• Brain-gut dysfunction. The nerves in the intestinal tract come from the same origins as the nerves in the brain and spinal cord in the fetus, and are closely connected to each other in adult life. Stimulation of the bowel can affect areas in the brain producing emotional distress, which in turn can affect bowel functioning. This occurs because various chemicals, including hormones or medications (like antidepressants), can release substances that influence both brain and intestinal functioning. This relationship is called the brain-gut connection. Emotional conflict can lead to greater IBS symptoms; therefore, treatments directed at emotional distress, like hypnosis or relaxation methods and antidepressants, can held reduce symptoms. This understanding can help eliminate concerns by patients or their families about IBS being a psychiatric disorder. Rather, it is a condition in which the gut is sensitive to a variety of stimuli to the bowel, including psychological distress, which can affect anyone.

IBS Triggers

  • Many people report that their symptoms occur following a meal. Eating causes contractions of the colon. Normally, this response may cause an urge to have a bowel movement within 30 to 60 minutes after a meal. In people with IBS, the urge may come sooner and may be associated with pain, cramps and diarrhea. Certain foods may trigger spasms in some people. Sometimes the spasm delays the passage of stool, leading to constipation.
  • Certain food substances, like complex carbohydrates and caffeine, fatty foods, or alcoholic drinks, can cause loose stools in many people, but are more likely to affect those with IBS.
  • Researchers have found that women with IBS may have more symptoms during their menstrual periods, suggesting that reproductive hormones can increase IBS symptoms.
  • Emotional distress, like preparing for a speech, taking an examination or traveling, can produce intestinal symptoms of diarrhea, constipation or pain in everyone, but more so in those with IBS who seem more sensitive to these events.

Symptoms

It is important to realize that normal bowel function varies from person to person. Normal bowel movements range from as many as three stools a day to as few as three a week. A normal movement is one that is formed, but not hard, contains no blood, and is passed without cramps or pain.

People with IBS usually have crampy abdominal pain that is associated with constipation and/or diarrhea or abdominal bloating. In some people, constipation predominates (IBS-C); in others diarrhea is more common (IBS-D). Some people have both (IBS-M for "mixed") or neither (IBS-U for "unspecified"). Over time, constipation and diarrhea can even alternate (IBS-A). Sometimes, people with IBS pass mucus with their bowel movements.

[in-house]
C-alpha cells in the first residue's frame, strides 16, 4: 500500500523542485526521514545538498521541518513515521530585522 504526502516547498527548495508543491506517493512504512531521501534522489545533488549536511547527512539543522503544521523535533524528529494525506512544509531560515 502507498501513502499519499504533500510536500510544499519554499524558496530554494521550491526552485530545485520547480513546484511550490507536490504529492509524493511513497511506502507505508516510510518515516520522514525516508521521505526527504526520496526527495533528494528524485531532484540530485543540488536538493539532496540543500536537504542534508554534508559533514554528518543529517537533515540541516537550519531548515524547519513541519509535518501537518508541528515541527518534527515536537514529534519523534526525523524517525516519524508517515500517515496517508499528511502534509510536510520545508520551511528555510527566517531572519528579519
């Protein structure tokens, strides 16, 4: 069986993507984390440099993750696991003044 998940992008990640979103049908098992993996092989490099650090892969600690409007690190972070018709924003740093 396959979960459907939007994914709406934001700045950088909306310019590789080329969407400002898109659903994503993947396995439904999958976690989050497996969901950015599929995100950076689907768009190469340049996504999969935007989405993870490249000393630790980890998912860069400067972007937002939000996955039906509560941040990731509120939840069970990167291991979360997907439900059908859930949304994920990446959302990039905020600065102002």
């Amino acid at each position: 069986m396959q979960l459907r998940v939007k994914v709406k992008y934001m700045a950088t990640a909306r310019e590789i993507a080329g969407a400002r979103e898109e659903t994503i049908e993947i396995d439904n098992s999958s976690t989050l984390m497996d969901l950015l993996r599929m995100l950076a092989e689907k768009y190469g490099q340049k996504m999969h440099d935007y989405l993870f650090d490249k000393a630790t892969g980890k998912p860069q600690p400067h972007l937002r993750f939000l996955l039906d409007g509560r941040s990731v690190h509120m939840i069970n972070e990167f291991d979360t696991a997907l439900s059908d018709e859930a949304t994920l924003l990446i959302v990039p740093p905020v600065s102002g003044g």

Bleeding, fever, weight loss and persistent severe pain are not symptoms of IBS and may indicate other problems.

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How IBS is Diagnosed

IBS is usually diagnosed after doctors identify certain symptoms that are typical for the condition and are present after excluding other diseases. The doctor will take a complete medical history that includes a careful description of symptoms.

Recently, the use of specific symptom criteria (known as the Rome Criteria)can help make a diagnosis of IBS with confidence. In addition, a physical examination and a laboratory test will be done. A stool sample may be tested for evidence of bleeding or to exclude the possibility of infection.

Certain findings during the evaluation, called "alarm signs," may lead to further testing because they may signal other medical disorders. These alarm signs can include rectal bleeding, significant weight loss, low blood count or a family history of cancer.

The doctor may order other diagnostic procedures such as X-rays or colonoscopy (viewing the colon through a flexible tube inserted through the anus) to find out if there is another disease. To learn more about colonoscopy, read the AGA Institute brochure on that topic in your gastroenterologist's office or click here.

Is IBS Linked to More Serious Problems?

IBS does not lead to more serious diseases such as cancer or inflammatory bowel disease (ulcerative colitis or Crohn's disease). It is important to have an appropriate initial evaluation to exclude other diseases and then treat the IBS while staying vigilant to any new findings that may arise over time. Some patients have severe IBS, and the pain, diarrhea or constipation and resultant impairment in quality of life may cause them to withdraw from normal activities. In such cases, doctors may recommend behavioral-health coaching.

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Treatment

Start with a Good Diet

For many people, eating a proper diet that also avoids eating large amounts of food items at one time may help lessen IBS symptoms. Before changing your diet, it is a good idea to keep a journal noting which foods seem to cause distress, and discuss your findings with your doctor. For instance, if dairy products cause your symptoms to flare up, you can try eating less of those foods. High fat can stimulate the bowels and produce nausea or cramping.